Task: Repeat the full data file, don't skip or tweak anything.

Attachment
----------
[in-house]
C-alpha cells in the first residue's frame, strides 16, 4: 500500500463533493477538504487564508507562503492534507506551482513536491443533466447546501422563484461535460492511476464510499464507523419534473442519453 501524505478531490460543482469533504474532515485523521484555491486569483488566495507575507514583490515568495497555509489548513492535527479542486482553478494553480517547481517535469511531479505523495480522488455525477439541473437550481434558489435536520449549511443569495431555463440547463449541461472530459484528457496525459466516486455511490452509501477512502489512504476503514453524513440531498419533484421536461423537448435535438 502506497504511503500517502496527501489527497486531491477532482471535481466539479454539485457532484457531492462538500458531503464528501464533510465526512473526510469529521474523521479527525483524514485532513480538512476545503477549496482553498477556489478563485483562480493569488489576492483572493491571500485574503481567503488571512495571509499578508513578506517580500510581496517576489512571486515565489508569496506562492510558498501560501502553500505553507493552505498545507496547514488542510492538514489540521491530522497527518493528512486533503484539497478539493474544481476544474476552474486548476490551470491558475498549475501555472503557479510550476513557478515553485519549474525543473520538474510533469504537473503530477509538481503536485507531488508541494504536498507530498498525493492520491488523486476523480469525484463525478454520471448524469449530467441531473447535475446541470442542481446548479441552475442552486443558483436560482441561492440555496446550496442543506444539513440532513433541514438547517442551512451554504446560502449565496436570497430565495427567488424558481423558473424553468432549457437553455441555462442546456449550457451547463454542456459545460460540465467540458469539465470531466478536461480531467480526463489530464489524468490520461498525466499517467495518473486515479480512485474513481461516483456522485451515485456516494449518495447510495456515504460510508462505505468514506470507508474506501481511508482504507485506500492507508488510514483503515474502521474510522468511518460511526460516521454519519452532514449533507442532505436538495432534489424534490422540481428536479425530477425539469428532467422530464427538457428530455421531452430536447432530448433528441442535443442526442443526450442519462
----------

[in-house]
C-alpha cells in the first residue's frame, strides 16, 4: 500500500463533493477538504487564508507562503492534507506551482513536491443533466447546501422563484461535460492511476464510499464507523419534473442519453 501524505478531490460543482469533504474532515485523521484555491486569483488566495507575507514583490515568495497555509489548513492535527479542486482553478494553480517547481517535469511531479505523495480522488455525477439541473437550481434558489435536520449549511443569495431555463440547463449541461472530459484528457496525459466516486455511490452509501477512502489512504476503514453524513440531498419533484421536461423537448435535438 502506497504511503500517502496527501489527497486531491477532482471535481466539479454539485457532484457531492462538500458531503464528501464533510465526512473526510469529521474523521479527525483524514485532513480538512476545503477549496482553498477556489478563485483562480493569488489576492483572493491571500485574503481567503488571512495571509499578508513578506517580500510581496517576489512571486515565489508569496506562492510558498501560501502553500505553507493552505498545507496547514488542510492538514489540521491530522497527518493528512486533503484539497478539493474544481476544474476552474486548476490551470491558475498549475501555472503557479510550476513557478515553485519549474525543473520538474510533469504537473503530477509538481503536485507531488508541494504536498507530498498525493492520491488523486476523480469525484463525478454520471448524469449530467441531473447535475446541470442542481446548479441552475442552486443558483436560482441561492440555496446550496442543506444539513440532513433541514438547517442551512451554504446560502449565496436570497430565495427567488424558481423558473424553468432549457437553455441555462442546456449550457451547463454542456459545460460540465467540458469539465470531466478536461480531467480526463489530464489524468490520461498525466499517467495518473486515479480512485474513481461516483456522485451515485456516494449518495447510495456515504460510508462505505468514506470507508474506501481511508482504507485506500492507508488510514483503515474502521474510522468511518460511526460516521454519519452532514449533507442532505436538495432534489424534490422540481428536479425530477425539469428532467422530464427538457428530455421531452430536447432530448433528441442535443442526442443526450442519462